The poll of 14 economists produced a median forecast for annual growth of 4.7 percent in the October-December period, up from the 4.4 percent pace set in the third quarter, a Reuters poll showed.
Individual forecasts ranged from 4.1 to 5.0 percent.
Southeast Asia’s third-largest economy, an exporter of palm oil and liquefied natural gas, expects to be vulnerable to spillover from the US-China trade war but has so far not seen any major slowdown in its exports.
The economy was still primarily driven by private consumption, but received an added boost from external demand, HSBC said.
“The external sector likely remained robust, with both exports and imports reported to have risen, but exports rose at a faster pace leading to an overall positive contribution from net exports,” the bank said in a note.
Exports in December grew 4.8 percent from a year earlier, the fourth straight month of expansion. Malaysia posted its largest trade surplus ever in October, when exports surged 17.7 percent.
However, overall growth in the fourth quarter was expected to have been weighed down by lower consumer and business sentiment compared with the previous quarter, HSBC said.
Julia Goh, a Malaysia-based economist with UOB, said that a lack of clarity from the government on corporate incentives may also have crimped economic expansion in the fourth quarter as companies halt or slow plans for more investment.
government spending cuts
Malaysia saw a change of government for the first time in six decades in May when Prime Minister Mahathir Mohamad’s nascent coalition rode on public anger over rampant corruption to win the general election.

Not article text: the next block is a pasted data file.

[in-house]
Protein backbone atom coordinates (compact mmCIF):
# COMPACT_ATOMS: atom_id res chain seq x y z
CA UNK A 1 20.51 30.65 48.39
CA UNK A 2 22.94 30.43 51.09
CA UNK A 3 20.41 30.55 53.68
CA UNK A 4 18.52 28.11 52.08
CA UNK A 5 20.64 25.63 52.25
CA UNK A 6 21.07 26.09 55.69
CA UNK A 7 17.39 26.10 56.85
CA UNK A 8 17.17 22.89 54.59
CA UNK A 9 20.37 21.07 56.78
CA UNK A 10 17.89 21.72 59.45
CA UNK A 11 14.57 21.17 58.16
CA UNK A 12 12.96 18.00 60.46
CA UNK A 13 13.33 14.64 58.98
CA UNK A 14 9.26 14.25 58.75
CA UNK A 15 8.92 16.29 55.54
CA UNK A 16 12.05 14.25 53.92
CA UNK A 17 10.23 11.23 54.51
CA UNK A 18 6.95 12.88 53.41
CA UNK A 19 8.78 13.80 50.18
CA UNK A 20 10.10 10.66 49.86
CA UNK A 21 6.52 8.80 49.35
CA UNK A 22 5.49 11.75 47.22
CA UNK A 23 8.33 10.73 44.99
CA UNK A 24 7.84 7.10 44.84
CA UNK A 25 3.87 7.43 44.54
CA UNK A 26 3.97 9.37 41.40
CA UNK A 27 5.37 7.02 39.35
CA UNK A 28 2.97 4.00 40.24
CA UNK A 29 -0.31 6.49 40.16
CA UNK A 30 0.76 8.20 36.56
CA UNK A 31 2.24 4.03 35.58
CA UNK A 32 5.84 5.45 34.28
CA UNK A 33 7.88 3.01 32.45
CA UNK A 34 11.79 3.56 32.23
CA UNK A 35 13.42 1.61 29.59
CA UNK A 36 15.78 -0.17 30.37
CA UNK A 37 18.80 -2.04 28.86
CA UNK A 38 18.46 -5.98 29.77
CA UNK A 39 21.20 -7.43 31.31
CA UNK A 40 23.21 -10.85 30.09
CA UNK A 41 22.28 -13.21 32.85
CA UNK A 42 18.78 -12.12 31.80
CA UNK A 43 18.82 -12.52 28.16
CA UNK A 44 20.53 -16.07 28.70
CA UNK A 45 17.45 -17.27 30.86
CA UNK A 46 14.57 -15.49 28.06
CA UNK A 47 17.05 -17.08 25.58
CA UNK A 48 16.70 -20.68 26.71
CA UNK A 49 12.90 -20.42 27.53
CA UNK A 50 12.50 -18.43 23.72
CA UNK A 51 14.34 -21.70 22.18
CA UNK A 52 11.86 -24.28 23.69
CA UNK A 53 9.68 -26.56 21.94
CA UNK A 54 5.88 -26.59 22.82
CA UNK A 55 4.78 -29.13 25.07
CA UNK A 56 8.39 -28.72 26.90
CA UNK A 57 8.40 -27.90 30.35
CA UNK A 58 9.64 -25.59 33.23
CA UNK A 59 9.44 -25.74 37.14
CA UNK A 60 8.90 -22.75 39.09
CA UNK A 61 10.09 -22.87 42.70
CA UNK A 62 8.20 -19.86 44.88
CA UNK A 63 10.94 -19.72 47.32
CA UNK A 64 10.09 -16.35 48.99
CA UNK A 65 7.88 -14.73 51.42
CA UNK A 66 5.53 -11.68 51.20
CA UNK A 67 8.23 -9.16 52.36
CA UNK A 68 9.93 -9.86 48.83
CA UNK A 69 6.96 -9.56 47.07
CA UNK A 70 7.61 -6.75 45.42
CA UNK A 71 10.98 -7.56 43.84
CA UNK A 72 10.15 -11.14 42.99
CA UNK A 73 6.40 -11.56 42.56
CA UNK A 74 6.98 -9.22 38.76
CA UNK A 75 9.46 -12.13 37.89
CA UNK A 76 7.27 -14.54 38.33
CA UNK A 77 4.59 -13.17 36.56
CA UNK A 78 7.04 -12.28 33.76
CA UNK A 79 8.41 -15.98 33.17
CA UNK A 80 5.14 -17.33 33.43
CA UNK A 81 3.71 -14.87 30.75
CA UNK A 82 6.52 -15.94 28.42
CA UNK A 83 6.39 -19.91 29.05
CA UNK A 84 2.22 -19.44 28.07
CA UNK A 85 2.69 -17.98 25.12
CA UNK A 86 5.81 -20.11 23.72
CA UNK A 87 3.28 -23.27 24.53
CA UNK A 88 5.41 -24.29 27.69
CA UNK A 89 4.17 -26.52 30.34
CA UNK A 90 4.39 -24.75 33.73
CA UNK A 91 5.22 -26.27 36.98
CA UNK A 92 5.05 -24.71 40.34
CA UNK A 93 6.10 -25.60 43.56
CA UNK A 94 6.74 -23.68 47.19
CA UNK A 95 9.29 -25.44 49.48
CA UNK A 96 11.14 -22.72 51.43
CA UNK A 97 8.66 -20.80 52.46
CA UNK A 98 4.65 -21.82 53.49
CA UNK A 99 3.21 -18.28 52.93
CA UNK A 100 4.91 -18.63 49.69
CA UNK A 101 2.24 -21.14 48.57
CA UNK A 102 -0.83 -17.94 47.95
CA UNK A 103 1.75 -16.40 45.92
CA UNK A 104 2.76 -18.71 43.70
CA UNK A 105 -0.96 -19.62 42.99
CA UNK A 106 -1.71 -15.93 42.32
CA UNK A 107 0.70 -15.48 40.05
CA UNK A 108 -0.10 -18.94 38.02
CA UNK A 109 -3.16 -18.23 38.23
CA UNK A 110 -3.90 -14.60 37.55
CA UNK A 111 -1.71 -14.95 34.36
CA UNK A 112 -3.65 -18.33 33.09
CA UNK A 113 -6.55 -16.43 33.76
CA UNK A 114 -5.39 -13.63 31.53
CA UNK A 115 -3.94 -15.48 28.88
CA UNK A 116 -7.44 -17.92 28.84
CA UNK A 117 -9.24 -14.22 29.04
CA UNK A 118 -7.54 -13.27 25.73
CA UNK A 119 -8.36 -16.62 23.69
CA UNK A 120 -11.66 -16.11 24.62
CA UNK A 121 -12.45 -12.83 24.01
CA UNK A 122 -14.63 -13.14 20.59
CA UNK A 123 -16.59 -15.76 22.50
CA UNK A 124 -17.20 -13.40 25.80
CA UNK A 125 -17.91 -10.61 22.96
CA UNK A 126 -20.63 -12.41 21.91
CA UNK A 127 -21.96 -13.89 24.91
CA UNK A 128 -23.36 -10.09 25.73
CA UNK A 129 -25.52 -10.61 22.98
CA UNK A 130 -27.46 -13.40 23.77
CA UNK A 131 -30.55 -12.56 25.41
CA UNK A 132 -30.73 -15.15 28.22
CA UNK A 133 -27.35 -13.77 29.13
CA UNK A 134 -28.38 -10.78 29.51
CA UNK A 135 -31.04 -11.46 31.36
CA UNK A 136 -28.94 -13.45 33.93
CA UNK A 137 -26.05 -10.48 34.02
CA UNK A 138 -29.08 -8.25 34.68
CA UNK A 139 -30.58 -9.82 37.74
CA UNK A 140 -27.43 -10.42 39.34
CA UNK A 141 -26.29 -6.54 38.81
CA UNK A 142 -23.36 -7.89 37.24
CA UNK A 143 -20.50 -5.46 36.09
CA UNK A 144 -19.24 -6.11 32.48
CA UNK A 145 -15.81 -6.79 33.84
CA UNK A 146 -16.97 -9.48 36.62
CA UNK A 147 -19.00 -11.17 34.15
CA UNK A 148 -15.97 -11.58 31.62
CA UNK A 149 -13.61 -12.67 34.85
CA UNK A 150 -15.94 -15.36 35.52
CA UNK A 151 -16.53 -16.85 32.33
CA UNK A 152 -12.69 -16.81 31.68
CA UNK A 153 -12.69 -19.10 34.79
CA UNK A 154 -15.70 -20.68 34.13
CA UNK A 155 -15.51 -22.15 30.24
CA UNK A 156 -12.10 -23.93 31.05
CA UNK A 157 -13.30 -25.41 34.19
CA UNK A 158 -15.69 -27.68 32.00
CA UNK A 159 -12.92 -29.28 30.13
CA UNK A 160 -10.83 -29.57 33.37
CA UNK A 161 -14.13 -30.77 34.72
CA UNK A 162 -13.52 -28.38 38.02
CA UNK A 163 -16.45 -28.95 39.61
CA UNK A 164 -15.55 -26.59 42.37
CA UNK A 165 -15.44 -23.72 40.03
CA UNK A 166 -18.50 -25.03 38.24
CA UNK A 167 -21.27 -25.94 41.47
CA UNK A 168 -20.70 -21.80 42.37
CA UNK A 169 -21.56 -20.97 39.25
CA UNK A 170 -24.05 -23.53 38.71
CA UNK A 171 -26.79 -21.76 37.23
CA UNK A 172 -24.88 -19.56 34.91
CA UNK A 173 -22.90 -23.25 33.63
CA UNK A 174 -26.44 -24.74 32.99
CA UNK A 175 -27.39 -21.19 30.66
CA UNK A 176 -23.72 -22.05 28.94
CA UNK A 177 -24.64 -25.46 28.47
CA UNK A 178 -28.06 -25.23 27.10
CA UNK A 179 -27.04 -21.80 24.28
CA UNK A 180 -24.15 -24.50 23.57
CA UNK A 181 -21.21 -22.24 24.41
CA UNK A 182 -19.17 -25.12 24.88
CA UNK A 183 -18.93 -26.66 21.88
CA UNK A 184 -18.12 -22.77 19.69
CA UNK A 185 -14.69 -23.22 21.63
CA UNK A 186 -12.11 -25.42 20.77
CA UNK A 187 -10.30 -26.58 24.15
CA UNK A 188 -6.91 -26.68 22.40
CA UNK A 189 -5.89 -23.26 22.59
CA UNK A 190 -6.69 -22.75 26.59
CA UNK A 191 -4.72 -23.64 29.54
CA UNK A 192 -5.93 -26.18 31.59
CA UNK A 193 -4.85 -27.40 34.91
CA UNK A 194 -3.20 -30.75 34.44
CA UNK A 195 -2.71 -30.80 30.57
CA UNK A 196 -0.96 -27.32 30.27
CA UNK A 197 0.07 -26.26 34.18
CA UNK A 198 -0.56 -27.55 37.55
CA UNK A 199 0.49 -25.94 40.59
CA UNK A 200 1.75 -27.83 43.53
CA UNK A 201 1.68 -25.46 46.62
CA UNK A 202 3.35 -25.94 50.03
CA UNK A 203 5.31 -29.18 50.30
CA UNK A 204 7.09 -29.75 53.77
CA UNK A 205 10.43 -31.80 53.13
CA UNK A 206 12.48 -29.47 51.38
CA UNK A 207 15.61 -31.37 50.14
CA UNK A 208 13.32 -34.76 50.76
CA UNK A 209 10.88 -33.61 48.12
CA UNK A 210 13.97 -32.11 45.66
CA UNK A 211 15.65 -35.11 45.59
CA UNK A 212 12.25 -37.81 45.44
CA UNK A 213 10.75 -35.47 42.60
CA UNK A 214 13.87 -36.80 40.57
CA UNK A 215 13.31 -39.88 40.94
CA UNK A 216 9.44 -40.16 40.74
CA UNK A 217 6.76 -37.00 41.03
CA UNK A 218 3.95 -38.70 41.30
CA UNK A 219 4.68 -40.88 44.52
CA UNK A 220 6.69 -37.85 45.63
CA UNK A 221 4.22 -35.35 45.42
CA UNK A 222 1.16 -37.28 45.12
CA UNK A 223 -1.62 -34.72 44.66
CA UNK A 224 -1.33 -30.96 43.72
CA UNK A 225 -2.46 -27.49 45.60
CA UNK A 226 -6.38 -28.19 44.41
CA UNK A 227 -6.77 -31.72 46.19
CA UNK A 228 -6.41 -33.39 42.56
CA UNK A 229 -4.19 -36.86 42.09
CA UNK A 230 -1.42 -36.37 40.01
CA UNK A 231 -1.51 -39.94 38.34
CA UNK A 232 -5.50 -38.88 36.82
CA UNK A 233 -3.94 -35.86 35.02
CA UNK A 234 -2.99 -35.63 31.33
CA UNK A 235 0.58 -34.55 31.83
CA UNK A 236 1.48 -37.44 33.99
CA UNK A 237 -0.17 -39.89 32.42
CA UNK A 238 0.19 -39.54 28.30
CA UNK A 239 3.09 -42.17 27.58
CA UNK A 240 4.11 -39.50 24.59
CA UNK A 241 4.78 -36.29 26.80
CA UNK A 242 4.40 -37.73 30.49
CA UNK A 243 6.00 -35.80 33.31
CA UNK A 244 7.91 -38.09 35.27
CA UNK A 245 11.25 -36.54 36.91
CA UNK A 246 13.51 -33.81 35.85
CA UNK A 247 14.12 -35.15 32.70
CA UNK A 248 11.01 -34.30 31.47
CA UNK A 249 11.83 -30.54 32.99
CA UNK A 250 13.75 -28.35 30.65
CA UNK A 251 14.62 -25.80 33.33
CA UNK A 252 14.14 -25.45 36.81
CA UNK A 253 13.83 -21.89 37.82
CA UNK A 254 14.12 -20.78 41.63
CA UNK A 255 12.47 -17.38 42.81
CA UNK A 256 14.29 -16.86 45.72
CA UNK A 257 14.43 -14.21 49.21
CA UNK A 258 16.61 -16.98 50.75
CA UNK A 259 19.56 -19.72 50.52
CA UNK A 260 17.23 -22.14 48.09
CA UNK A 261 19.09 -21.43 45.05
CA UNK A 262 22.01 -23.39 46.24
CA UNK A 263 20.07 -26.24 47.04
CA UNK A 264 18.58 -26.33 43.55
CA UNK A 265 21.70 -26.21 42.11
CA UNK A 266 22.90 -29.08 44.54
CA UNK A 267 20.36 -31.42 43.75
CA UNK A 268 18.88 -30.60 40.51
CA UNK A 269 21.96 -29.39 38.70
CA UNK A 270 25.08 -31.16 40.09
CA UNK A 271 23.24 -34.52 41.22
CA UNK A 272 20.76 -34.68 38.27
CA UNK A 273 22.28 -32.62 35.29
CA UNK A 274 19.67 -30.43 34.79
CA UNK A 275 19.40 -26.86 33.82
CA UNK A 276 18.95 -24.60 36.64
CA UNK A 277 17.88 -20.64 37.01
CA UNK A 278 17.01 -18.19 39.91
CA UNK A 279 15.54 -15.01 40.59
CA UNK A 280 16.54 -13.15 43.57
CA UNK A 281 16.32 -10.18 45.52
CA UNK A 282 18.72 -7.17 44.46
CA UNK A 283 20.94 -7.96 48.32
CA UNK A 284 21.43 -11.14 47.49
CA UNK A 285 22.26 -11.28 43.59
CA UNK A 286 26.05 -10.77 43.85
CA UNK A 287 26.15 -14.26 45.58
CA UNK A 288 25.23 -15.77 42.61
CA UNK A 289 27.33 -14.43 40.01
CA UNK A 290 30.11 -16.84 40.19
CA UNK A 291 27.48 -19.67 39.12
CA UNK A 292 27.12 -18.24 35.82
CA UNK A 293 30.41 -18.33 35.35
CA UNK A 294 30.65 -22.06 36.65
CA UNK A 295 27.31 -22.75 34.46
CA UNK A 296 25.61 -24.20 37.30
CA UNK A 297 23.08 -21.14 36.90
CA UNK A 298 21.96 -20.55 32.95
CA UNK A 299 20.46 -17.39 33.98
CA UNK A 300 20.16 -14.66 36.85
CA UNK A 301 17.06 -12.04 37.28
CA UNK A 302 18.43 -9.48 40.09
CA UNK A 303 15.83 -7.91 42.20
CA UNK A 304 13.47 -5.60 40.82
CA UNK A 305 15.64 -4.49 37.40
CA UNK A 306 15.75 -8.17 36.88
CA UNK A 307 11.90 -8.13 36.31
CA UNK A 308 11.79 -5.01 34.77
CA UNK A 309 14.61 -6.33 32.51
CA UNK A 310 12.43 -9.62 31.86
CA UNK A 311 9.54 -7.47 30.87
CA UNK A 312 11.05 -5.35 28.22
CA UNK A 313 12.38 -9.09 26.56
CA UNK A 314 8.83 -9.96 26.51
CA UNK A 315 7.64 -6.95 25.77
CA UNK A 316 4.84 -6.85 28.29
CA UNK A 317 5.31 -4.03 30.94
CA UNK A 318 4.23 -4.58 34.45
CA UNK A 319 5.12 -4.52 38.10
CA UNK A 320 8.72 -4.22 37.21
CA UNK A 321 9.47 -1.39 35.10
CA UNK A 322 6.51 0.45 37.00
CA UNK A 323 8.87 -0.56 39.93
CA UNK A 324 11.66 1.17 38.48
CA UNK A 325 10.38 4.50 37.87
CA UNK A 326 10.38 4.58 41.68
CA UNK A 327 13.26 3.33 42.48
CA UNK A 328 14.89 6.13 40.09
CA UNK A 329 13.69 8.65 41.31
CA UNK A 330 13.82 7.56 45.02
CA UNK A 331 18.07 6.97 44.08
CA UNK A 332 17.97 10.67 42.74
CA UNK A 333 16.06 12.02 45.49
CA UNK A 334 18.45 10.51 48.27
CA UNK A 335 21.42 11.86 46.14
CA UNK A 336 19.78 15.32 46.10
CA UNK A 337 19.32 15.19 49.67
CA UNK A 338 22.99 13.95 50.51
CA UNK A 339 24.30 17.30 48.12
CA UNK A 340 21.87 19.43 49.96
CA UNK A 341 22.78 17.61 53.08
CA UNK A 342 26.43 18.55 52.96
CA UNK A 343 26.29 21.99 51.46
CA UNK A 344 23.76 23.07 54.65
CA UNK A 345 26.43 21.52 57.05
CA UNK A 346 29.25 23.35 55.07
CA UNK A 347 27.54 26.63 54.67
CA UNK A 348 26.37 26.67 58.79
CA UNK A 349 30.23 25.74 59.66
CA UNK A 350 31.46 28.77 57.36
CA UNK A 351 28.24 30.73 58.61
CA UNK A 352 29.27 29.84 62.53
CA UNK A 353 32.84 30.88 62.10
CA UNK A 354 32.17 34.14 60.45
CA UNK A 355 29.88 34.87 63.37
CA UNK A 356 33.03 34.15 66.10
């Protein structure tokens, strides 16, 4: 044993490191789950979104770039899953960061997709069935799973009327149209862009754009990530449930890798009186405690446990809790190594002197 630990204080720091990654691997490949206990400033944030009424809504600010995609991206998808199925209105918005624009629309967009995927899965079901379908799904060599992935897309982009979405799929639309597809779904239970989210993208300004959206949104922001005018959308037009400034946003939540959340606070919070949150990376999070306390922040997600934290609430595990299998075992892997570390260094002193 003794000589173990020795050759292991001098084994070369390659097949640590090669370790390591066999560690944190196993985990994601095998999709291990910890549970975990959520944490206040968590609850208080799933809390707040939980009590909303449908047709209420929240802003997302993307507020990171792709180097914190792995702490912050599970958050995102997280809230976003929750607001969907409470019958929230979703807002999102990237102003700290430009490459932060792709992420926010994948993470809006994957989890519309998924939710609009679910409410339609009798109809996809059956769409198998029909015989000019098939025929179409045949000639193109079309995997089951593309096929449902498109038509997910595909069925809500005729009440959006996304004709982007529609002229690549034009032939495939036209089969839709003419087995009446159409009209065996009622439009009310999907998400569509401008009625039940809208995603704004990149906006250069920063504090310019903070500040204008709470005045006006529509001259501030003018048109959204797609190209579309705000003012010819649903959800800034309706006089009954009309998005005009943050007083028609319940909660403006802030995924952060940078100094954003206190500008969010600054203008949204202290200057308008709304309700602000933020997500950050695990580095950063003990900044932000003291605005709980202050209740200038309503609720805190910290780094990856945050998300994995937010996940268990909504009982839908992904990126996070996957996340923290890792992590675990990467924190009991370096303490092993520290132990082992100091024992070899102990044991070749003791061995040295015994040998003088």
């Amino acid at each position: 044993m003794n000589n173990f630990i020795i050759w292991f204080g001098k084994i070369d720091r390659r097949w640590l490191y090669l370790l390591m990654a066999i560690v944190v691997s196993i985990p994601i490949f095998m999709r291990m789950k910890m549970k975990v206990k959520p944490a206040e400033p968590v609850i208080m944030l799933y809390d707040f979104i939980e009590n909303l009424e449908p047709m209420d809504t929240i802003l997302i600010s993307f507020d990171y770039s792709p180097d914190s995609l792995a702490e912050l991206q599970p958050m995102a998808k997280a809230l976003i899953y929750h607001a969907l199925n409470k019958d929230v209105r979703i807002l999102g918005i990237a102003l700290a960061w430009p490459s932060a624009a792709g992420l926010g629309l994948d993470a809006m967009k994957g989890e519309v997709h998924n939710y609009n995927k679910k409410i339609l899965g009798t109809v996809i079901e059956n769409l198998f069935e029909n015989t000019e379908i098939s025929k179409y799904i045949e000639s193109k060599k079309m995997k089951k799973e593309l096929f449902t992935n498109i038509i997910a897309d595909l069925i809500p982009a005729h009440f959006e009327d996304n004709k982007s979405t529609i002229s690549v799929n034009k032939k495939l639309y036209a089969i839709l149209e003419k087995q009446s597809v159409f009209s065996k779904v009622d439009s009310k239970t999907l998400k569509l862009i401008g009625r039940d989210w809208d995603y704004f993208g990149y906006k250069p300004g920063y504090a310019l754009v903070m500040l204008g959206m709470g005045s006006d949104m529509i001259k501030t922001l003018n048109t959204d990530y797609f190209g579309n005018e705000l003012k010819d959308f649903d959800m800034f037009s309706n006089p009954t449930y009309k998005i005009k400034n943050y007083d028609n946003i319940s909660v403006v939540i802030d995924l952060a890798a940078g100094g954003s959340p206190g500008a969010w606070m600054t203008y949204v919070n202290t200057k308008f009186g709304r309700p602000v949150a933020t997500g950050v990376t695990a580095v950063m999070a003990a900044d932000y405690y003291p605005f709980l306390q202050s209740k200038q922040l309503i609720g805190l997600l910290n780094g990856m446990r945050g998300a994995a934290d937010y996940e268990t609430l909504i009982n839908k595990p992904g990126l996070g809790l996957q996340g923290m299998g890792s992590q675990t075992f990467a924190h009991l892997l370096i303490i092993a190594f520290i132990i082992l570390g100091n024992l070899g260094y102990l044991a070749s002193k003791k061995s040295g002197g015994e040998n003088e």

In November, Mahathir’s government unveiled an expanded budget for 2019, but set a higher fiscal deficit target as it looked to slash debt of over 1 trillion ringgit ($245.40 billion) blamed on the past administration of Najib Razak.
The government said it would cut public spending sharply despite foreseeing the economy growing more slowly than had been expected earlier. It forecast economic growth of 4.8 percent in 2018 - a sharp drop from the 5.9 percent pace a year earlier - with a slight pick up to 4.9 percent in 2019.
UOB’s Goh said the government has had to limit its handouts due to its tight fiscal situation, while it delivers on campaign promises such as raising the minimum wage, which translates to higher labor and operational costs for businesses.
“On the positive side there is (the removal of) the goods and services tax and tax refunds, which is something that corporates and individuals can look forward to in 2019.”